It's important to realize that in many kinds of terrain, the GPS signal can generate coordinates that may be substantially off the position of the lost person. Atmospheric conditions, signals bouncing off mountain sides etc can slow things up. One example of this is last February when a woman attempted a winter traverse of the Presidentials. Her PLB went off, but it presented five or six multiple locations to the SAR team - the weather was horrid and they only had the time to check out one of the possible locations on the first day of the search. They found her body on the second day.

    A PLB or SPOT is no guarantee that someone will find you in time, if you aren't able to hunker down and keep yourself alive. In the case of the woman in the Presidents, the weather was ghastly - the SAR team who were very experienced got beaten and it was a struggle for them.

  11. #71

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    Quote Originally Posted by Wet Foot View Post
    I said, "a technique." Of course it doesn't work in every situation. Still, if that technique took me to a waterfall on a cliff, I'd perhaps have a decent view to reorient or an opportunity to bypass around. You do realize that a) there are some modest mountains, cliffs, and waterfalls on the east coast, and b) not all terrain in Washington is necessarily complex?
    Wet Foot, I am responding to your comment that "not all terrain in Washington is necessarily complex." That statement is absolutely correct; however, if you have not had the opportunity to hike in Washington, I encourage you to put it on our bucket list. I have hiked all over the country and can say with confidence that Washington ranks right near the top when it comes to hiking.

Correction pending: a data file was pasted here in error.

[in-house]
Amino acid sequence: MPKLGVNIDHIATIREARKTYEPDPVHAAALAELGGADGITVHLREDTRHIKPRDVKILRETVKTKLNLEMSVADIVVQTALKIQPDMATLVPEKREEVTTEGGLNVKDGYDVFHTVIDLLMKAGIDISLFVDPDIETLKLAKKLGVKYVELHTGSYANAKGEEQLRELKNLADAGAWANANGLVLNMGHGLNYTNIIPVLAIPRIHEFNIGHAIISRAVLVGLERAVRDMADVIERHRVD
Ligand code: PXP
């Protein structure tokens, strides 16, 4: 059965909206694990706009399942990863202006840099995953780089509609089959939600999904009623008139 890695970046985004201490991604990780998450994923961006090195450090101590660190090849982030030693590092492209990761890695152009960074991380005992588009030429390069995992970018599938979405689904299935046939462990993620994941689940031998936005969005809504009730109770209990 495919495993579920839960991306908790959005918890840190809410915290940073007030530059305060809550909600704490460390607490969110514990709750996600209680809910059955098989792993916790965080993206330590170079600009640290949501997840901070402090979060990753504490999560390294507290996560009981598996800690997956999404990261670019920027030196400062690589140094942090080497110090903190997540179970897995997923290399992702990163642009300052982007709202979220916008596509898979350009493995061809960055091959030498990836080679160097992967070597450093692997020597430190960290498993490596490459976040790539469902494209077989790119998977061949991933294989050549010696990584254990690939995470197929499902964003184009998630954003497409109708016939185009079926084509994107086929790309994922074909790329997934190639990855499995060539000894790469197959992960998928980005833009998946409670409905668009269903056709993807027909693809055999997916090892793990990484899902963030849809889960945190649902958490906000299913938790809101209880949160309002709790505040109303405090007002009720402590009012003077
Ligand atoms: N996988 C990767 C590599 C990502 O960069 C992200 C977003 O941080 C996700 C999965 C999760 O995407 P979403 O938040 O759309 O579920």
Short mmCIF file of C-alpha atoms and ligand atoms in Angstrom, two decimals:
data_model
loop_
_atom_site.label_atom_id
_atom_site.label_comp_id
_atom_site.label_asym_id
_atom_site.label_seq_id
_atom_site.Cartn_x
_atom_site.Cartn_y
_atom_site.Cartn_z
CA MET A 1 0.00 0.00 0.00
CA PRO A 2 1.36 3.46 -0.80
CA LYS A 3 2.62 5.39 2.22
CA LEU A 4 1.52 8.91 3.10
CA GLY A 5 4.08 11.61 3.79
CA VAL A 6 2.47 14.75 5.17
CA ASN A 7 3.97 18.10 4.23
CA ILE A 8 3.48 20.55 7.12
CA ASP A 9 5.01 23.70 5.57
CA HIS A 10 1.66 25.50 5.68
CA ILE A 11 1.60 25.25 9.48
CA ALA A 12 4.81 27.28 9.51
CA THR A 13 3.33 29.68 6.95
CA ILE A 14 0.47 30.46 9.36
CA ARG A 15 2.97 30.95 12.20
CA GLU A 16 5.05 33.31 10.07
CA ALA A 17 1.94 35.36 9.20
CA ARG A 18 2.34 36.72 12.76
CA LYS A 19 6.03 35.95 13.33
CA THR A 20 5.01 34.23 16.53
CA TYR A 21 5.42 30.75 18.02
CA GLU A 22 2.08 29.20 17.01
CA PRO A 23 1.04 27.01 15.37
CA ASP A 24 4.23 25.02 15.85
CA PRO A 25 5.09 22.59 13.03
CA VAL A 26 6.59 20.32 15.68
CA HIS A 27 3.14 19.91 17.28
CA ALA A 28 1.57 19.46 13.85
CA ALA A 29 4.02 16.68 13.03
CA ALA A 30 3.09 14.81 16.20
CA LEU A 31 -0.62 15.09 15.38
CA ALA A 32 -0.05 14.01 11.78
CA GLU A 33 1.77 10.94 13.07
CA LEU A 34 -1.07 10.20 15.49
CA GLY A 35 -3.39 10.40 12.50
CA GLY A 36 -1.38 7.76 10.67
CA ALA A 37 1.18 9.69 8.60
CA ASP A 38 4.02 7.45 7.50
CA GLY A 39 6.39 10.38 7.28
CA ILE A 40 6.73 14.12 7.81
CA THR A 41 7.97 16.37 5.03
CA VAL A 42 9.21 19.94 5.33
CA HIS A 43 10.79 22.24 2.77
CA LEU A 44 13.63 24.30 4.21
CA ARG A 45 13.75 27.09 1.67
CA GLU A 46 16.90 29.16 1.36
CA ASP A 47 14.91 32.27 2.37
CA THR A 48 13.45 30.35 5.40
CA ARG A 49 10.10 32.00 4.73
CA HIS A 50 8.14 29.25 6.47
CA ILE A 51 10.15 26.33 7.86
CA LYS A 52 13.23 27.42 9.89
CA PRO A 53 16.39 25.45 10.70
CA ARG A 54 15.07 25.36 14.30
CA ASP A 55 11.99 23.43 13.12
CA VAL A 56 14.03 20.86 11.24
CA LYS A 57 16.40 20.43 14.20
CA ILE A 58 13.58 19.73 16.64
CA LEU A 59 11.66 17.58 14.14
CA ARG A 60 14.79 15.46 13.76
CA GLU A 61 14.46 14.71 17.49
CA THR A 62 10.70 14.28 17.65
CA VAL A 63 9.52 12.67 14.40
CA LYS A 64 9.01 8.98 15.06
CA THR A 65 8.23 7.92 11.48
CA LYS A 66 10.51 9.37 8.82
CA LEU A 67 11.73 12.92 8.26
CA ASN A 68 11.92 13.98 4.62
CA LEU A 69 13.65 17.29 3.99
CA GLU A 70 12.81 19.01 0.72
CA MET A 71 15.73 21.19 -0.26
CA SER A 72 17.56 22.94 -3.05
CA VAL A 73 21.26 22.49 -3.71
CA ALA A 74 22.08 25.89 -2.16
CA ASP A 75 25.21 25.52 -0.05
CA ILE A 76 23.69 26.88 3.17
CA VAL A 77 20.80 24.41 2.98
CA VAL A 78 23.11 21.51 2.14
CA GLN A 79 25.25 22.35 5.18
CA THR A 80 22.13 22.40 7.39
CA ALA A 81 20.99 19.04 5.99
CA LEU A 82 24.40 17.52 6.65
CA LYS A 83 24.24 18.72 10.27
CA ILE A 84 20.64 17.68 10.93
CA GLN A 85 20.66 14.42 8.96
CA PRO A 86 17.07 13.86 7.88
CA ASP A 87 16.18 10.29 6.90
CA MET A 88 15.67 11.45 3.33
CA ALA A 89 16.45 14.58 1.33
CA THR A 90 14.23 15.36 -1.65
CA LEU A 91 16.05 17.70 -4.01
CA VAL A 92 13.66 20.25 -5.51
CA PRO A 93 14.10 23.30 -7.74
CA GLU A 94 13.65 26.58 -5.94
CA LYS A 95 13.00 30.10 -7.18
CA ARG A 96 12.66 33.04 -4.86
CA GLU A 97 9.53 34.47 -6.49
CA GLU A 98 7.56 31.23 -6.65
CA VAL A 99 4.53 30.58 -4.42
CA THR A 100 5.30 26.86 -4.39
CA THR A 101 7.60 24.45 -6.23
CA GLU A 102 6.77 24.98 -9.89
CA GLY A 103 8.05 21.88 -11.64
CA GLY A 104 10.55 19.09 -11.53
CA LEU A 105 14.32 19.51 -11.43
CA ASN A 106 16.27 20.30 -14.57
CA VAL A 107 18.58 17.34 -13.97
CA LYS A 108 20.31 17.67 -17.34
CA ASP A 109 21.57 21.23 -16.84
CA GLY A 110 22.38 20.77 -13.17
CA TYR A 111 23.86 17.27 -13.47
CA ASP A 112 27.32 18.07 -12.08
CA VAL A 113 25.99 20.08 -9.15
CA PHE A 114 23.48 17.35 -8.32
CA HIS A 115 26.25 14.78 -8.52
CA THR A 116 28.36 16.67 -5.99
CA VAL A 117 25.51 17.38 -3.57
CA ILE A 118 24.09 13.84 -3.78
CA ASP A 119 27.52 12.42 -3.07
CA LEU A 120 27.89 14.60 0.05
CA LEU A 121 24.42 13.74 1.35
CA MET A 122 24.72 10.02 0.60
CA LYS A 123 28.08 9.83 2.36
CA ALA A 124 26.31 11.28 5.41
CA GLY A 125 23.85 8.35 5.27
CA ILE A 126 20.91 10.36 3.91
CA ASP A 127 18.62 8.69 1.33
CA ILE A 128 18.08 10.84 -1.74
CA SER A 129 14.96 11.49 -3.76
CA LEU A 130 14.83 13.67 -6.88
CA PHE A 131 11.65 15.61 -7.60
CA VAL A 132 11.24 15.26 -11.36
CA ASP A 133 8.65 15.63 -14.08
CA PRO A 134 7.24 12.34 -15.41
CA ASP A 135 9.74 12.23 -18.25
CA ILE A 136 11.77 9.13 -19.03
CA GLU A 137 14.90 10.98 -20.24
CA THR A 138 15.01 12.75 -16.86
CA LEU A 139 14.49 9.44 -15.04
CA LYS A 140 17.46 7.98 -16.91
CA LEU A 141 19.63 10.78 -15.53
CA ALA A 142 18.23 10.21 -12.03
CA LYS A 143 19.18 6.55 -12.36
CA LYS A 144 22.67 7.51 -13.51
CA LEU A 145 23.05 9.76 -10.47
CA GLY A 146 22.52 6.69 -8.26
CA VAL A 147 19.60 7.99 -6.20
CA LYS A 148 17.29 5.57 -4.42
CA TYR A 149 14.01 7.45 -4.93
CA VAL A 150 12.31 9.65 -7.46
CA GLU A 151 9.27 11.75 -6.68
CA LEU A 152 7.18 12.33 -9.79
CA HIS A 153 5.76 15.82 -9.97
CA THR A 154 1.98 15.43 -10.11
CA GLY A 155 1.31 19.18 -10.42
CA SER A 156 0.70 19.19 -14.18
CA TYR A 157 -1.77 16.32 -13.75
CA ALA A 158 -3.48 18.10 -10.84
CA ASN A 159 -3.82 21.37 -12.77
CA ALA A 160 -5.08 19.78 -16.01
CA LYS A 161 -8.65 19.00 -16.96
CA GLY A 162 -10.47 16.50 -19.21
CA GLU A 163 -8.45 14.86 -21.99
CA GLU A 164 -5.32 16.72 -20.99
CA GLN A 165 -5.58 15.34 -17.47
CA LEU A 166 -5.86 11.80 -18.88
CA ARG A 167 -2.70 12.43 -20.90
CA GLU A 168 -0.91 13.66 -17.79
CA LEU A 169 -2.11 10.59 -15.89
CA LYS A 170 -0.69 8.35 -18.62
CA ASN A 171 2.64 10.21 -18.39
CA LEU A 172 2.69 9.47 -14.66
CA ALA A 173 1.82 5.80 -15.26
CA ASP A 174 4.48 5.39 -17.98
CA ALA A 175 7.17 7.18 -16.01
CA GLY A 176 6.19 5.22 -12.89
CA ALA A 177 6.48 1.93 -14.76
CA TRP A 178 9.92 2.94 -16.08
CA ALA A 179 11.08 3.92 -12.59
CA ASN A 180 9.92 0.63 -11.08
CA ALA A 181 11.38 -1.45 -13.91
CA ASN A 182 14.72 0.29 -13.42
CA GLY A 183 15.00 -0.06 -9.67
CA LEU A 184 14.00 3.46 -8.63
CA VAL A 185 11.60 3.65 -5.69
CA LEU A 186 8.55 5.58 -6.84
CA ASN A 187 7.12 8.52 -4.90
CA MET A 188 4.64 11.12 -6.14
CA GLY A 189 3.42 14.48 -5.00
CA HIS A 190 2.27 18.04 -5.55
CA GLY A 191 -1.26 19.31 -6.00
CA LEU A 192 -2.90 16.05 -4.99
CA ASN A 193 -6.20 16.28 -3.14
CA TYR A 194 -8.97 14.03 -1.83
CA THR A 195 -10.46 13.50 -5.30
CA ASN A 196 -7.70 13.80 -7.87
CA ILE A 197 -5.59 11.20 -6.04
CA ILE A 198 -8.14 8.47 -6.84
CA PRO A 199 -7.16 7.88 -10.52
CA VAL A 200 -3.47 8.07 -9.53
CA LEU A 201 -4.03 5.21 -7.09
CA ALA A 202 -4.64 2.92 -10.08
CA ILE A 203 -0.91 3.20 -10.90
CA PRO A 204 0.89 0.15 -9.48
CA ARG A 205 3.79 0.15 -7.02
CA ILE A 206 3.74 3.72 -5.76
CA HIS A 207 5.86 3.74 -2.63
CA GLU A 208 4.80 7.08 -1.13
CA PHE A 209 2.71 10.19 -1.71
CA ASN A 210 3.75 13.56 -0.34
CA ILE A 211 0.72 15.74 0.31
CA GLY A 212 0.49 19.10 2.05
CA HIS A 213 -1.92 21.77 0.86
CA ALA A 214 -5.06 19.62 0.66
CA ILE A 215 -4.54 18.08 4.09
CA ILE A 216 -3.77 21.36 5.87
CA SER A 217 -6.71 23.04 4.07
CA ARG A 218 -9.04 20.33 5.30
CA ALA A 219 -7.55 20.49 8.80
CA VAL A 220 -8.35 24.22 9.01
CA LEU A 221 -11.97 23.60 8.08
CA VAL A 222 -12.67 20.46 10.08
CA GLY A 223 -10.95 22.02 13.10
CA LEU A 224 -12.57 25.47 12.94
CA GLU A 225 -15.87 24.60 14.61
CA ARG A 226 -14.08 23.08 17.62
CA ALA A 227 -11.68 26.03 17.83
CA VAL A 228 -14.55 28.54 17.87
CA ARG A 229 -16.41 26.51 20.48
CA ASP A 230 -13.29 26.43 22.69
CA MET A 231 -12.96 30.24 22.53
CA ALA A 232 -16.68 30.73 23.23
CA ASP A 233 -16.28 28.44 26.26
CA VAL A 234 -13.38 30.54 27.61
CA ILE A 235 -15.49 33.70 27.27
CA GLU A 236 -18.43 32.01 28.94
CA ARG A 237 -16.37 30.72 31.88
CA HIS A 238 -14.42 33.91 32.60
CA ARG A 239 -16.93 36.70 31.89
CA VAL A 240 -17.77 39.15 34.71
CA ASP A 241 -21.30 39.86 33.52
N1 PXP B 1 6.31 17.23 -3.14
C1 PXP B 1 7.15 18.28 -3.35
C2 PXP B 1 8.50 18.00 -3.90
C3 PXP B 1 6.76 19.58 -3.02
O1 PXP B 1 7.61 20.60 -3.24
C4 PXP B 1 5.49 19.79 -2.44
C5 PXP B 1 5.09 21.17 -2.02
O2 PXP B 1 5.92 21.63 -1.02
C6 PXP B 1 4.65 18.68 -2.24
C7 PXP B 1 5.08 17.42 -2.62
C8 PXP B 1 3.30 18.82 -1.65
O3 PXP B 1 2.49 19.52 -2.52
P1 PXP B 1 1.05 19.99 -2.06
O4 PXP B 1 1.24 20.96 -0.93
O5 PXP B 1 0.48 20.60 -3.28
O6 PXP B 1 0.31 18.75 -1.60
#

The missing hiker cases from Washington don't get as much publicity as the Inchworm case got, but we have similar cases.

    Two years ago, Edwin Burch, was hiking on the Wonderland Trail. His story was very similar to the Inchworm story. Edwin and his son were doing a "key swap" hike. They were hiking a 19 mile section of the Wonderland. Edwin started at the south trailhead (Box Canyon) and his son started at the north trailhead (Fryingpan Creek). They passed each other near the middle of the section and exchanged keys. His son reached the south trailhead, but Edwin didn't show up. His remains were found after two years. Here is a link to the story: ~http://www.thenewstribune.com/news/local/article29887330.html

    The Ozette Loop Trail is a 9 mile loop trail in Olympic National Park. A couple of years ago, a hiker named Bryan Lee Johnston, disappeared from the trail. As far as I know, he has never been found. Here is a link to his story --
    http://www.peninsuladailynews.com/article/20130913/NEWS/309139971







    Shutterbug

  12. #72
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    Shutterbug good stuff but 'being lost won't kill' surely has been disproved. But has been said there is lost and lost.